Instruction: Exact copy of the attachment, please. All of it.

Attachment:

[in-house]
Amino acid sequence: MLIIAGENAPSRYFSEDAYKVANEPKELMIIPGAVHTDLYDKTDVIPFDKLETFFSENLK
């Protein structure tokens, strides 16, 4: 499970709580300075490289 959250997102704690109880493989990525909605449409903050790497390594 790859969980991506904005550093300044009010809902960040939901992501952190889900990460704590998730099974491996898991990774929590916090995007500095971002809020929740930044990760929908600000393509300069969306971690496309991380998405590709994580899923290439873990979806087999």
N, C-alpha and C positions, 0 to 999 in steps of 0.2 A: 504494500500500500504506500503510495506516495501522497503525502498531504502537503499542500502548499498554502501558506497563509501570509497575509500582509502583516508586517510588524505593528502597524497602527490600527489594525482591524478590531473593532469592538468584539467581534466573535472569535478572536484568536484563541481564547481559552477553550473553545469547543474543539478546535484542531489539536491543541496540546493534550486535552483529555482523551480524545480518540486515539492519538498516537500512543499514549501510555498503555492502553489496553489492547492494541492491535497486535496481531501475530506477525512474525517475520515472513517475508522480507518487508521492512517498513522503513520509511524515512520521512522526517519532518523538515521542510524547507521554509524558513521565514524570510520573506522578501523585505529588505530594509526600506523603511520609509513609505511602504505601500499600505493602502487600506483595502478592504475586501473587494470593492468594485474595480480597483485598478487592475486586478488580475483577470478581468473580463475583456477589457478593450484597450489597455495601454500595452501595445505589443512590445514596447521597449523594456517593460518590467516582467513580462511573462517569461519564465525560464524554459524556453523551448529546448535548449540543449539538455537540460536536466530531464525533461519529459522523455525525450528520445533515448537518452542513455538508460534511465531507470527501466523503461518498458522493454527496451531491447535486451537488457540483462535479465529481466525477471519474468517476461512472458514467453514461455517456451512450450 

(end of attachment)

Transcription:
[in-house]
Amino acid sequence: MLIIAGENAPSRYFSEDAYKVANEPKELMIIPGAVHTDLYDKTDVIPFDKLETFFSENLK
């Protein structure tokens, strides 16, 4: 499970709580300075490289 959250997102704690109880493989990525909605449409903050790497390594 790859969980991506904005550093300044009010809902960040939901992501952190889900990460704590998730099974491996898991990774929590916090995007500095971002809020929740930044990760929908600000393509300069969306971690496309991380998405590709994580899923290439873990979806087999």
N, C-alpha and C positions, 0 to 999 in steps of 0.2 A: 504494500500500500504506500503510495506516495501522497503525502498531504502537503499542500502548499498554502501558506497563509501570509497575509500582509502583516508586517510588524505593528502597524497602527490600527489594525482591524478590531473593532469592538468584539467581534466573535472569535478572536484568536484563541481564547481559552477553550473553545469547543474543539478546535484542531489539536491543541496540546493534550486535552483529555482523551480524545480518540486515539492519538498516537500512543499514549501510555498503555492502553489496553489492547492494541492491535497486535496481531501475530506477525512474525517475520515472513517475508522480507518487508521492512517498513522503513520509511524515512520521512522526517519532518523538515521542510524547507521554509524558513521565514524570510520573506522578501523585505529588505530594509526600506523603511520609509513609505511602504505601500499600505493602502487600506483595502478592504475586501473587494470593492468594485474595480480597483485598478487592475486586478488580475483577470478581468473580463475583456477589457478593450484597450489597455495601454500595452501595445505589443512590445514596447521597449523594456517593460518590467516582467513580462511573462517569461519564465525560464524554459524556453523551448529546448535548449540543449539538455537540460536536466530531464525533461519529459522523455525525450528520445533515448537518452542513455538508460534511465531507470527501466523503461518498458522493454527496451531491447535486451537488457540483462535479465529481466525477471519474468517476461512472458514467453514461455517456451512450450 